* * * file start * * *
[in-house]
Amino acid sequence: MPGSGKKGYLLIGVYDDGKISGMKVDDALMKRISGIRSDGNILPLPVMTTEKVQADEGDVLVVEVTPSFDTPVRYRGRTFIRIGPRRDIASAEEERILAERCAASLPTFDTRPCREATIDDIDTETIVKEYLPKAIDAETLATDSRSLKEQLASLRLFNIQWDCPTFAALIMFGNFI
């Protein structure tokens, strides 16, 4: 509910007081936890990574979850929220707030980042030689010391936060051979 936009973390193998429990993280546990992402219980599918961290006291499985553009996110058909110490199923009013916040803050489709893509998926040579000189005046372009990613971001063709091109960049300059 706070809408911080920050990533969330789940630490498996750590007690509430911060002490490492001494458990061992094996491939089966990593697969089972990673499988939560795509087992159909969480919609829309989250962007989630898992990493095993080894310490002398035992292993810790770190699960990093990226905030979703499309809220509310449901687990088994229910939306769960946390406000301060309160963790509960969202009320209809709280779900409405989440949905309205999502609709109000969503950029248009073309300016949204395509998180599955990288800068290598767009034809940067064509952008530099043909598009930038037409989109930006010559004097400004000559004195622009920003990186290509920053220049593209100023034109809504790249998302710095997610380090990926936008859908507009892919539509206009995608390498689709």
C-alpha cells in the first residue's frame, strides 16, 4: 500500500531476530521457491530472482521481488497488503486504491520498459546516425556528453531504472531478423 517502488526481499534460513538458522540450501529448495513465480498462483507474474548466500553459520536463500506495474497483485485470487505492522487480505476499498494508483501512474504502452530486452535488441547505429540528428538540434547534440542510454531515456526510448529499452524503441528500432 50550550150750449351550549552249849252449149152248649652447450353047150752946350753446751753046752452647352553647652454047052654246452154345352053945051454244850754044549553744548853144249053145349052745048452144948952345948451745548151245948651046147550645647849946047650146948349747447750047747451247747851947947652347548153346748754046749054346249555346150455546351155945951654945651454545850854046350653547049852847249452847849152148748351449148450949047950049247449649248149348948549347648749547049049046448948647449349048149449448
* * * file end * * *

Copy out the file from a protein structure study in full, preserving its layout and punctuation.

[in-house]
Amino acid sequence: MPGSGKKGYLLIGVYDDGKISGMKVDDALMKRISGIRSDGNILPLPVMTTEKVQADEGDVLVVEVTPSFDTPVRYRGRTFIRIGPRRDIASAEEERILAERCAASLPTFDTRPCREATIDDIDTETIVKEYLPKAIDAETLATDSRSLKEQLASLRLFNIQWDCPTFAALIMFGNFI
């Protein structure tokens, strides 16, 4: 509910007081936890990574979850929220707030980042030689010391936060051979 936009973390193998429990993280546990992402219980599918961290006291499985553009996110058909110490199923009013916040803050489709893509998926040579000189005046372009990613971001063709091109960049300059 706070809408911080920050990533969330789940630490498996750590007690509430911060002490490492001494458990061992094996491939089966990593697969089972990673499988939560795509087992159909969480919609829309989250962007989630898992990493095993080894310490002398035992292993810790770190699960990093990226905030979703499309809220509310449901687990088994229910939306769960946390406000301060309160963790509960969202009320209809709280779900409405989440949905309205999502609709109000969503950029248009073309300016949204395509998180599955990288800068290598767009034809940067064509952008530099043909598009930038037409989109930006010559004097400004000559004195622009920003990186290509920053220049593209100023034109809504790249998302710095997610380090990926936008859908507009892919539509206009995608390498689709």
C-alpha cells in the first residue's frame, strides 16, 4: 500500500531476530521457491530472482521481488497488503486504491520498459546516425556528453531504472531478423 517502488526481499534460513538458522540450501529448495513465480498462483507474474548466500553459520536463500506495474497483485485470487505492522487480505476499498494508483501512474504502452530486452535488441547505429540528428538540434547534440542510454531515456526510448529499452524503441528500432 50550550150750449351550549552249849252449149152248649652447450353047150752946350753446751753046752452647352553647652454047052654246452154345352053945051454244850754044549553744548853144249053145349052745048452144948952345948451745548151245948651046147550645647849946047650146948349747447750047747451247747851947947652347548153346748754046749054346249555346150455546351155945951654945651454545850854046350653547049852847249452847849152148748351449148450949047950049247449649248149348948549347648749547049049046448948647449349048149449448